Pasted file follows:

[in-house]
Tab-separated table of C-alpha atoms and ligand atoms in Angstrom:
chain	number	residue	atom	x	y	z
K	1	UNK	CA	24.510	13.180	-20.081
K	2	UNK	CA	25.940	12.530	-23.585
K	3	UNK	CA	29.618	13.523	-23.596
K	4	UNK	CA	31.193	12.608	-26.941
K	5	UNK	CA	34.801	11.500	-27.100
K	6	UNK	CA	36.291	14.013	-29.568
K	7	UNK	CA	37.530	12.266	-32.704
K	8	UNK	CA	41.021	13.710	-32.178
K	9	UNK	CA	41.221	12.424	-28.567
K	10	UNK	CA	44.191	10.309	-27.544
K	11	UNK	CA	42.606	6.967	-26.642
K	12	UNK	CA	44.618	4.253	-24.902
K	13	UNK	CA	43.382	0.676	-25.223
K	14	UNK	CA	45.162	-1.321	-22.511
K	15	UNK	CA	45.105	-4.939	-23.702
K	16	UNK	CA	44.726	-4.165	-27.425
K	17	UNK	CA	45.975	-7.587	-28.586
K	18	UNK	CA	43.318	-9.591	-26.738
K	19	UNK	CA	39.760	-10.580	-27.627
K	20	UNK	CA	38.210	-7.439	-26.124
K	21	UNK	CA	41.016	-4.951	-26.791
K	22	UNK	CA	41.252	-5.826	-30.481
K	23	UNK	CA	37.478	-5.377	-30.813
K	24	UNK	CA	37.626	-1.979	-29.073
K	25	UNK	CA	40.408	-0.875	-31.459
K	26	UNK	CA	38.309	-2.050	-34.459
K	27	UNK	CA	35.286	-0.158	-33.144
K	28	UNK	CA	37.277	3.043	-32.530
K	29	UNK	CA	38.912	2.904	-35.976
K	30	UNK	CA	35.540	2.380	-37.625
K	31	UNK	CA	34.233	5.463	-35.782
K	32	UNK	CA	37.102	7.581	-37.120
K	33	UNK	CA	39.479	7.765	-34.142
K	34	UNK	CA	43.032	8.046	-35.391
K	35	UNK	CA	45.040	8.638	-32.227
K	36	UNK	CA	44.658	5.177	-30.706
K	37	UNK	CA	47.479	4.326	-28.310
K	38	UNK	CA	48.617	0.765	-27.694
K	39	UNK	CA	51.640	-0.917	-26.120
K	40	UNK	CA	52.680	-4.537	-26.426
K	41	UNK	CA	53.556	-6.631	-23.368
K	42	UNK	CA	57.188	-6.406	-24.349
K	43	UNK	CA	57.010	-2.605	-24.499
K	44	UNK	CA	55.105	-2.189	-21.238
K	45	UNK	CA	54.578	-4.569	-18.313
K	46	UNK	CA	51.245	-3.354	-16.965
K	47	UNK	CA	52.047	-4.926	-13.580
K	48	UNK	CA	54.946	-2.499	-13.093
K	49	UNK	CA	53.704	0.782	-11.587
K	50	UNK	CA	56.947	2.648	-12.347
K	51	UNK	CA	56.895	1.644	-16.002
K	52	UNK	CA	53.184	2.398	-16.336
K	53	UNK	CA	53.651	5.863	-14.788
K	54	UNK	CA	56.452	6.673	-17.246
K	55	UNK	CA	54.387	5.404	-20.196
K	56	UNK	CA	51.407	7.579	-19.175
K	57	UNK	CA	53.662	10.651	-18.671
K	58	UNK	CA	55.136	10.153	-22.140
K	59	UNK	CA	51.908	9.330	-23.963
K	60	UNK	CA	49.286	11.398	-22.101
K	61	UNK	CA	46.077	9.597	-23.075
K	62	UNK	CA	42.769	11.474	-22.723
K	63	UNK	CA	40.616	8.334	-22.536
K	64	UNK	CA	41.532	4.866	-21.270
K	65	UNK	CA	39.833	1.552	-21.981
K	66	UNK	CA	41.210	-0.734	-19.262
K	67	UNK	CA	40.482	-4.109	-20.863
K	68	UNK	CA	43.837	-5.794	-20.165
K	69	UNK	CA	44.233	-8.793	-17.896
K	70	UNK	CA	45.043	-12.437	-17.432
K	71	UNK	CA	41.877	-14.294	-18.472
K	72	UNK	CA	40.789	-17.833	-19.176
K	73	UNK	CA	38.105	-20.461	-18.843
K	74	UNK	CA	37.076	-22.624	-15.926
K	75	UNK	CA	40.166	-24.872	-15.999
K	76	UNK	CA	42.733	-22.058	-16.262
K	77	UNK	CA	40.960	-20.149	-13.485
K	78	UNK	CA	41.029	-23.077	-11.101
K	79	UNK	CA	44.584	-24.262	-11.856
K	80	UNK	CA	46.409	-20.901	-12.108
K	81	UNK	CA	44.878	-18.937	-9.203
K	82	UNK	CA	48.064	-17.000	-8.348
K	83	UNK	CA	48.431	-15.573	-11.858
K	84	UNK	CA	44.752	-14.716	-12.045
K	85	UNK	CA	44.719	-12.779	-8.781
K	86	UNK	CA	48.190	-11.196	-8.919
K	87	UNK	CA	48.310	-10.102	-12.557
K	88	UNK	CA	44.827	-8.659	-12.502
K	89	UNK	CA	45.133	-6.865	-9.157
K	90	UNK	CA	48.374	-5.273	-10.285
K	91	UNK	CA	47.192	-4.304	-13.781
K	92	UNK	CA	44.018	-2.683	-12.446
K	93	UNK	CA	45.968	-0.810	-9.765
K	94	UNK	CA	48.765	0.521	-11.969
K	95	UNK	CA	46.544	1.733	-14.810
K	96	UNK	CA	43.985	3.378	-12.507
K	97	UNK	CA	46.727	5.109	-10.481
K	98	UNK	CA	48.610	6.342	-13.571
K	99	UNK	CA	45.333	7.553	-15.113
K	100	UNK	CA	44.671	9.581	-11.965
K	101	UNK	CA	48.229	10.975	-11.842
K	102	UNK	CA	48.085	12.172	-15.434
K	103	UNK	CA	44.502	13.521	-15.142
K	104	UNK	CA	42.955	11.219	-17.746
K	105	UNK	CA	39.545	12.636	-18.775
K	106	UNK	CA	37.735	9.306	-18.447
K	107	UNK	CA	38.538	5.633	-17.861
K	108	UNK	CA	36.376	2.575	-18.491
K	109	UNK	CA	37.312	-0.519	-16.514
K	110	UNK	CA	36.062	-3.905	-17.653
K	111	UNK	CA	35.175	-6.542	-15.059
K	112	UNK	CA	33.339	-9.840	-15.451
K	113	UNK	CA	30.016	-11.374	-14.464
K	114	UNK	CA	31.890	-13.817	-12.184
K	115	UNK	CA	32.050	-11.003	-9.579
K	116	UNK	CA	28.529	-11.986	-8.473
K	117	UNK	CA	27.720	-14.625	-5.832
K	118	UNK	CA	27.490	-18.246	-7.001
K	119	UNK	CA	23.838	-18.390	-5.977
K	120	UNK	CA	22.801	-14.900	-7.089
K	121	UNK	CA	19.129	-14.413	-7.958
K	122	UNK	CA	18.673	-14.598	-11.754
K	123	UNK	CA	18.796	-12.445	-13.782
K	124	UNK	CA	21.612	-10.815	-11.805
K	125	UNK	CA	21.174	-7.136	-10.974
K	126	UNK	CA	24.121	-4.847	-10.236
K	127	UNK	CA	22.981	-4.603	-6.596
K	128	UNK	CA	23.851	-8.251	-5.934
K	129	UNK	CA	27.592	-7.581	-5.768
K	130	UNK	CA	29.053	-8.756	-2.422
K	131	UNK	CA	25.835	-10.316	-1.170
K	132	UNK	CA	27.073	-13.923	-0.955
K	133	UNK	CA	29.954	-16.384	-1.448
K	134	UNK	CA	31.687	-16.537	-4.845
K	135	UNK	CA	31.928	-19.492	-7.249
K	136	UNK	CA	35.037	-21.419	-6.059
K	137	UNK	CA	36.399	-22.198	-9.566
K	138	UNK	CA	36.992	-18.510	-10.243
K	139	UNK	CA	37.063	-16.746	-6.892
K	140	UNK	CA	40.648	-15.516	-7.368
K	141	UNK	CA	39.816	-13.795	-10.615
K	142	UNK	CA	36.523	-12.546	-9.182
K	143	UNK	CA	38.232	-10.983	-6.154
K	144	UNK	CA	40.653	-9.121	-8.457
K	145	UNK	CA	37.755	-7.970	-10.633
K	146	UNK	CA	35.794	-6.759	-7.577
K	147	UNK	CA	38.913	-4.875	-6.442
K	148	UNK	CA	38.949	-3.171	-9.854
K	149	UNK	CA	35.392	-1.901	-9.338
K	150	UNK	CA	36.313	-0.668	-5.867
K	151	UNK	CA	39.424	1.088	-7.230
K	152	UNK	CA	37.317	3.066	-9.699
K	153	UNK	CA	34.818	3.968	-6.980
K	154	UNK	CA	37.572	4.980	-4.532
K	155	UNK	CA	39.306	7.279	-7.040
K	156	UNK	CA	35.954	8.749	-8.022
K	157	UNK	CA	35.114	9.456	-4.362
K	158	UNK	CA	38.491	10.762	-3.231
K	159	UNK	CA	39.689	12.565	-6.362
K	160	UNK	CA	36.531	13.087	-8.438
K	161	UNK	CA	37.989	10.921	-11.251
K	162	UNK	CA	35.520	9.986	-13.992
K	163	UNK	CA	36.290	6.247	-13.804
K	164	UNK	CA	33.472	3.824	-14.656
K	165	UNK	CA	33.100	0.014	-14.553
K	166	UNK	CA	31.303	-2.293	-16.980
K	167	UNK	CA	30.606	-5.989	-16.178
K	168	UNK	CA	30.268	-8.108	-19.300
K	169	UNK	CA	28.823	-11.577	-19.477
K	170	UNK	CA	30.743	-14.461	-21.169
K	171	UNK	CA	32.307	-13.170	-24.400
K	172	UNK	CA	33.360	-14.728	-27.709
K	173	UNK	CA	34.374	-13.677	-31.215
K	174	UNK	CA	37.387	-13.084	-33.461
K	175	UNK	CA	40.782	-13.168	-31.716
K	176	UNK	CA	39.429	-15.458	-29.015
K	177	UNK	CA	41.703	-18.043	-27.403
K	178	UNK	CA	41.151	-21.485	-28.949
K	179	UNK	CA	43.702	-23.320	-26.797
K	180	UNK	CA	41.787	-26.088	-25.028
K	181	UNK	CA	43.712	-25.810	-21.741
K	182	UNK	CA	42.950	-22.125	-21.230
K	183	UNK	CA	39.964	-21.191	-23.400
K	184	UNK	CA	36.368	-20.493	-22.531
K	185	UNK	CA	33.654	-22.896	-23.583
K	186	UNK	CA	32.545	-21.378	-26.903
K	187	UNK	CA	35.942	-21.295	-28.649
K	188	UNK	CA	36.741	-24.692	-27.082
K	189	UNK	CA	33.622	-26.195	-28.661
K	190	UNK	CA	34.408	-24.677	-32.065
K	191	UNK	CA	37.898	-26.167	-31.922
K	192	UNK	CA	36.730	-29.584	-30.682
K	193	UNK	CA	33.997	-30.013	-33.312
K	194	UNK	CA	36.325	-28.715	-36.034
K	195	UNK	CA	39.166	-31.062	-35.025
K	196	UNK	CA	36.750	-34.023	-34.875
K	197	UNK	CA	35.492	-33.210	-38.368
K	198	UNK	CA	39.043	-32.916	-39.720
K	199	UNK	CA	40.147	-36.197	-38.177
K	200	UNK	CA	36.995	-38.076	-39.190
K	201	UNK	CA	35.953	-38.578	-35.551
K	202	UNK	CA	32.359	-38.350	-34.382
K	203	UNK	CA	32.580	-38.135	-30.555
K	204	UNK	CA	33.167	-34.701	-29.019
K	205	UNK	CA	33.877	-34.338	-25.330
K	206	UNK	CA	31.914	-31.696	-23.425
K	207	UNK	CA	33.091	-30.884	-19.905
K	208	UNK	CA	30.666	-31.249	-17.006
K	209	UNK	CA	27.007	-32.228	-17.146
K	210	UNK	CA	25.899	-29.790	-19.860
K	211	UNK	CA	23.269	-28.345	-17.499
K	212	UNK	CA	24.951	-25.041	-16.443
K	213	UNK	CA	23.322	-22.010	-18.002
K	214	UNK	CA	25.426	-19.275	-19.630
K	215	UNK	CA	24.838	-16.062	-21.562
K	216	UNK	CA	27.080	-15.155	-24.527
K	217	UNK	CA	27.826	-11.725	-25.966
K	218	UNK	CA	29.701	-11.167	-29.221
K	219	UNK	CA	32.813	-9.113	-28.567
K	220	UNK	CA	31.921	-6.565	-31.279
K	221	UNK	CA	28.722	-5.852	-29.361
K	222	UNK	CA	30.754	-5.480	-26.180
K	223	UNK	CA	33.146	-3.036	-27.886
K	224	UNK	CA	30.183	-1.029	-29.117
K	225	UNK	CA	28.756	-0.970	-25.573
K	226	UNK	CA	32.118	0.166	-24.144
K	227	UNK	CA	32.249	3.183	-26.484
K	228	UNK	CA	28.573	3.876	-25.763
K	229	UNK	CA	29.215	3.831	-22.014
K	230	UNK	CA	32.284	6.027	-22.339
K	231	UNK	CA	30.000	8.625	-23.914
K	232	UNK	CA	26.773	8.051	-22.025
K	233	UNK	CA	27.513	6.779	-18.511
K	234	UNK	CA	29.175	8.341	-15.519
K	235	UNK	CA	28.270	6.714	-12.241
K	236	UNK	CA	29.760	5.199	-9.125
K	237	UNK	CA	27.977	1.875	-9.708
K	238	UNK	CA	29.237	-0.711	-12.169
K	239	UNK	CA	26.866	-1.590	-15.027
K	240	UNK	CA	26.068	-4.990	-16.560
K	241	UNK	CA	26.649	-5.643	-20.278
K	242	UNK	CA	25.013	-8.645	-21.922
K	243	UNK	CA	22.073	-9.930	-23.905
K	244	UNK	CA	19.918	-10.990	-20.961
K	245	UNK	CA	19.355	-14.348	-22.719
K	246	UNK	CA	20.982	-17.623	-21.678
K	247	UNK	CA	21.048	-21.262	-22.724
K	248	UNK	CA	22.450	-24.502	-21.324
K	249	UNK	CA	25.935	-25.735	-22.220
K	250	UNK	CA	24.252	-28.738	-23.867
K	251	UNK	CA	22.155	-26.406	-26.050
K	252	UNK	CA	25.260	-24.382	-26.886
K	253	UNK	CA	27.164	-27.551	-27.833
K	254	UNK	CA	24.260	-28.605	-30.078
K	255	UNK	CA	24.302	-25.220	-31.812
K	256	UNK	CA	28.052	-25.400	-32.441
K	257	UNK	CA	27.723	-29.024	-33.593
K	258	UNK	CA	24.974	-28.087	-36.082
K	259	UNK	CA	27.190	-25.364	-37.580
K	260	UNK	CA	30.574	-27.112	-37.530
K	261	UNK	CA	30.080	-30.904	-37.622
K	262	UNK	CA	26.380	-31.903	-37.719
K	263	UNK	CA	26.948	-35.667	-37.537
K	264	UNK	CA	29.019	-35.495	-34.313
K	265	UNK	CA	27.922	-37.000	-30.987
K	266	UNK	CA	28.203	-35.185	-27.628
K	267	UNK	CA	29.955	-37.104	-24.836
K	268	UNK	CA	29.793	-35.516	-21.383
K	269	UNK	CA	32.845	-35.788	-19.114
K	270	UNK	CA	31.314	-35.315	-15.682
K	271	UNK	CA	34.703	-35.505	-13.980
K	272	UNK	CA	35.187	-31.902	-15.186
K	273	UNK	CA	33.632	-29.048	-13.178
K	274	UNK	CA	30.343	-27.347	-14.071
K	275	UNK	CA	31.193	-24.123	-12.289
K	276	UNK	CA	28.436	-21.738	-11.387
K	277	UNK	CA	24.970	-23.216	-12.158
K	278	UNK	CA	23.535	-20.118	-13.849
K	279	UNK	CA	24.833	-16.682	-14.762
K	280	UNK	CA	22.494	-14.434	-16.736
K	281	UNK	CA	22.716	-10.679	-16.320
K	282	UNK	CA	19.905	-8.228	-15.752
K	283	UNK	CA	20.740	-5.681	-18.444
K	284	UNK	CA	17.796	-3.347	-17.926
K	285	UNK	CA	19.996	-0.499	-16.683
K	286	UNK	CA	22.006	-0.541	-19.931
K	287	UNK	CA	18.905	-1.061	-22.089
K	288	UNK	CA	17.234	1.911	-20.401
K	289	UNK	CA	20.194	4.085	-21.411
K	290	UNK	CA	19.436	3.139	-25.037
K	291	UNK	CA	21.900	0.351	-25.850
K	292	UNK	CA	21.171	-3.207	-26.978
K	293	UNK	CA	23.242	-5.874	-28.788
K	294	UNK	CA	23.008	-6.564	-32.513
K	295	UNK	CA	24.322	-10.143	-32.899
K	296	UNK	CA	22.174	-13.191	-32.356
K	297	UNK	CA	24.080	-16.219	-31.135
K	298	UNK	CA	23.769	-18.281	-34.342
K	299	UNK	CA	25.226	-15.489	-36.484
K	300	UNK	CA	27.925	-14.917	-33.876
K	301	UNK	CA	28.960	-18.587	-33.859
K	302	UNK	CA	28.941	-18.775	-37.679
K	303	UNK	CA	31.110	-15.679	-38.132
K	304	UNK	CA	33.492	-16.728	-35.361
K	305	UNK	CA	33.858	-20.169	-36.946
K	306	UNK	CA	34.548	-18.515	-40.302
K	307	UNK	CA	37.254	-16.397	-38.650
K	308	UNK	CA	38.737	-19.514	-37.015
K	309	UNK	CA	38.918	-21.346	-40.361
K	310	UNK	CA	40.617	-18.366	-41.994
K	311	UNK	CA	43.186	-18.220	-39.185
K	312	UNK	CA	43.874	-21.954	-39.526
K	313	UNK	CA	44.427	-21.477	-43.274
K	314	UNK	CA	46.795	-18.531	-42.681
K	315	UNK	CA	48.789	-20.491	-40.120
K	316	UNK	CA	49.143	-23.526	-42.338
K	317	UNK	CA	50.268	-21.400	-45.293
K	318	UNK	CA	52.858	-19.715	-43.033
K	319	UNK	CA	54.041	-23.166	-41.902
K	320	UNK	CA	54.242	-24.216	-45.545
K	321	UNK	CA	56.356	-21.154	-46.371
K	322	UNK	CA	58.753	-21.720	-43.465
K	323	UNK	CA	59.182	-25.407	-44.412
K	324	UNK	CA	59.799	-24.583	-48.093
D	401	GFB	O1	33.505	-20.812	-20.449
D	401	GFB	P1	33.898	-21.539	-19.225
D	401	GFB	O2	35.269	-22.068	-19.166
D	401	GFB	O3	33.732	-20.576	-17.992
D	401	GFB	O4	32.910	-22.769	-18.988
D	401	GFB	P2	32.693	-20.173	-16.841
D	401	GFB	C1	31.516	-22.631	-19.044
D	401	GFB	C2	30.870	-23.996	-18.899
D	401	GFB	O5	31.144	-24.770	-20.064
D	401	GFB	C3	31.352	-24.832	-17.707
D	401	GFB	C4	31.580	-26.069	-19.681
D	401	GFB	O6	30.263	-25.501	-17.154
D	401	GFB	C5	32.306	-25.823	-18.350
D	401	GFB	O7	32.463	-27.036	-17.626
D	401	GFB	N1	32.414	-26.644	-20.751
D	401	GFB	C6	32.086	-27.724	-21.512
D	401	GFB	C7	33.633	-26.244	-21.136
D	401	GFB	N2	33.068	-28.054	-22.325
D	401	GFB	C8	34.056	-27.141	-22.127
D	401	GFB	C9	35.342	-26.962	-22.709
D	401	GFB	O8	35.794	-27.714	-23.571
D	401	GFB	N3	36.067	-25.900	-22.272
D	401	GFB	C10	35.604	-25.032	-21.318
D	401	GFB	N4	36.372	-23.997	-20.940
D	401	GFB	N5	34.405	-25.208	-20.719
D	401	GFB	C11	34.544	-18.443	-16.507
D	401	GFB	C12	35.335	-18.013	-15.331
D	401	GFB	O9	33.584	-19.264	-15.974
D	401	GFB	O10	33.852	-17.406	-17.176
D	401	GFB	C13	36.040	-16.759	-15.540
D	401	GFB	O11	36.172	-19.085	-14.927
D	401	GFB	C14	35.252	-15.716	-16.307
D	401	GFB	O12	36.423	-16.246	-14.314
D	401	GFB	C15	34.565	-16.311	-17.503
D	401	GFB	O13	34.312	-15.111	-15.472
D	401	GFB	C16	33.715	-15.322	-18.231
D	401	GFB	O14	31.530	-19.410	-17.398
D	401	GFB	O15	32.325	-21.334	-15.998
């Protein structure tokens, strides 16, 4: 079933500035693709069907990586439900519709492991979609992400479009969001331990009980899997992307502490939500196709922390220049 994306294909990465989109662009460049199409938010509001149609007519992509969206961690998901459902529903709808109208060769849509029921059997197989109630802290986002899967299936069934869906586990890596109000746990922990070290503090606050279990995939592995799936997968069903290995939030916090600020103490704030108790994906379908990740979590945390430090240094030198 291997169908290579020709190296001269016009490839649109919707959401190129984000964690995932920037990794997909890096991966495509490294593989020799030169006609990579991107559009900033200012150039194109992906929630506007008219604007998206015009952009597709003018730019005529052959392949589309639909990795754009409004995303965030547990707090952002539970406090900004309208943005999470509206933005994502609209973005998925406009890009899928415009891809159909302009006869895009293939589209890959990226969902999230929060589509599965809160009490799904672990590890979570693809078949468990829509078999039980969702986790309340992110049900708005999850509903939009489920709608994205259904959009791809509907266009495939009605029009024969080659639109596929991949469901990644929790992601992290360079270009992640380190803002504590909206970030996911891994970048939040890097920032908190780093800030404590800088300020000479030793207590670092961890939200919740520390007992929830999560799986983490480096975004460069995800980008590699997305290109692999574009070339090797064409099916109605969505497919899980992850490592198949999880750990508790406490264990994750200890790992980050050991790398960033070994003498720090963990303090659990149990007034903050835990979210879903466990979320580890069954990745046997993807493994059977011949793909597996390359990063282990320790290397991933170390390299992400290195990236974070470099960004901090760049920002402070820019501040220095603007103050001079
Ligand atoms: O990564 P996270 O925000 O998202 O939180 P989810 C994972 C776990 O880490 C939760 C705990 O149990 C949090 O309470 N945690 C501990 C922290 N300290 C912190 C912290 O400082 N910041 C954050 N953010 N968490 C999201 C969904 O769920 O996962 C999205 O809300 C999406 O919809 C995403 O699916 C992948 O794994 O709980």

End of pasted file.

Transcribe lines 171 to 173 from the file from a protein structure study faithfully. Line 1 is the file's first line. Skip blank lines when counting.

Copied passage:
K	168	UNK	CA	30.268	-8.108	-19.300
K	169	UNK	CA	28.823	-11.577	-19.477
K	170	UNK	CA	30.743	-14.461	-21.169